Haemonetics faces loss as it absorbs M&A and manufacturing revamp costs

Haemonetics ($HAE) continued to benefit in its fiscal 2014 first quarter from some major 2012 acquisitions, but the maker of blood management devices and related technology lost money as it absorbed costs relating to M&A as well as a manufacturing and distribution revamp.

Net revenue for the Massachusetts company reached $219.5 million, up more than 24% from the nearly $176.5 million generated over the same period last year. But the company lost $7.9 million, in large part to merger-related costs. That contrasts with nearly $9.8 million in net income in the fiscal 2013 first quarter.

Revenue grew, in part, in North America, but dipped in Europe, parts of Asia and Japan as the company shifted its distribution plans, faced exchange rate issues and dealt with unexpected market challenges.

CEO Brian Concannon

Brian Concannon, Haemonetics' president and CEO, said in a statement that the company expected some declines, in part because of the loss of a big European customer and the distribution revamp. But lower than expected surgical blood use and collections surprised the company.

"Lower than expected surgical blood use and resulting lower blood collections both reduced revenue further," Concannon said. "Blood management is driving these trends and, as the leader in providing blood management solutions, our focus is on continuing to capture share as this market transforms."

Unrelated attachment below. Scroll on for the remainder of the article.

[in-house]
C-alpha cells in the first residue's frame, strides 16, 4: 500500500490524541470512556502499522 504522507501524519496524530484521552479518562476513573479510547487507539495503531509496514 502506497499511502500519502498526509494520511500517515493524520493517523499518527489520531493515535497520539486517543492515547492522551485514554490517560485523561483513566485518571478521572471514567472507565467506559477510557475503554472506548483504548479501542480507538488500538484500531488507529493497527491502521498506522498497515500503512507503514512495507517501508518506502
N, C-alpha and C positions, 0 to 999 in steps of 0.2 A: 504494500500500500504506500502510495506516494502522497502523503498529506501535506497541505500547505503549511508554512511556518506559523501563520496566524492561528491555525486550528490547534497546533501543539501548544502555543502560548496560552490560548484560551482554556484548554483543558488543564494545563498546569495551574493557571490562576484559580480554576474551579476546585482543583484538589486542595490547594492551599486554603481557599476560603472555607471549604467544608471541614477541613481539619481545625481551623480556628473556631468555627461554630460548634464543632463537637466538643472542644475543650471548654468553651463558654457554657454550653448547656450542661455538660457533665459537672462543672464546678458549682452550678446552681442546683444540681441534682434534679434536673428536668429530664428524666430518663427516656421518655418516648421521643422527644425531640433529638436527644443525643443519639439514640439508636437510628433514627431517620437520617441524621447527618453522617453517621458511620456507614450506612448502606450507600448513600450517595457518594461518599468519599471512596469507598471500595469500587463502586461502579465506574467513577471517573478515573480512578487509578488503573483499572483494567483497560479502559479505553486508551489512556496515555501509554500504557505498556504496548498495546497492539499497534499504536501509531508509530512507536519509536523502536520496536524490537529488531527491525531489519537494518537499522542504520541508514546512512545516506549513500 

Some highlights: Diagnostics revenue jumped 17% year-over year, in a sector that is small but growing fast. But surgical disposables revenue dove 12%, due in part to softer-than-expected market conditions and competitive pressures. On the other hand, North American plasma disposables revenue grew 11%.

The company said it expects to complete absorbing its acquisitions by the second quarter, and manufacturing revamps should continue over the next three fiscal years. In 2012, Haemonetics snatched up Pall's blood collection, filtration and processing systems and related equipment for $551 million, and paid $27 million for the assets of Hemerus Medical in Minnesota. In May, the company announced it would close a Braintree, MA, plant and eliminate 320 jobs, but expand operations in Mexico and Asia.

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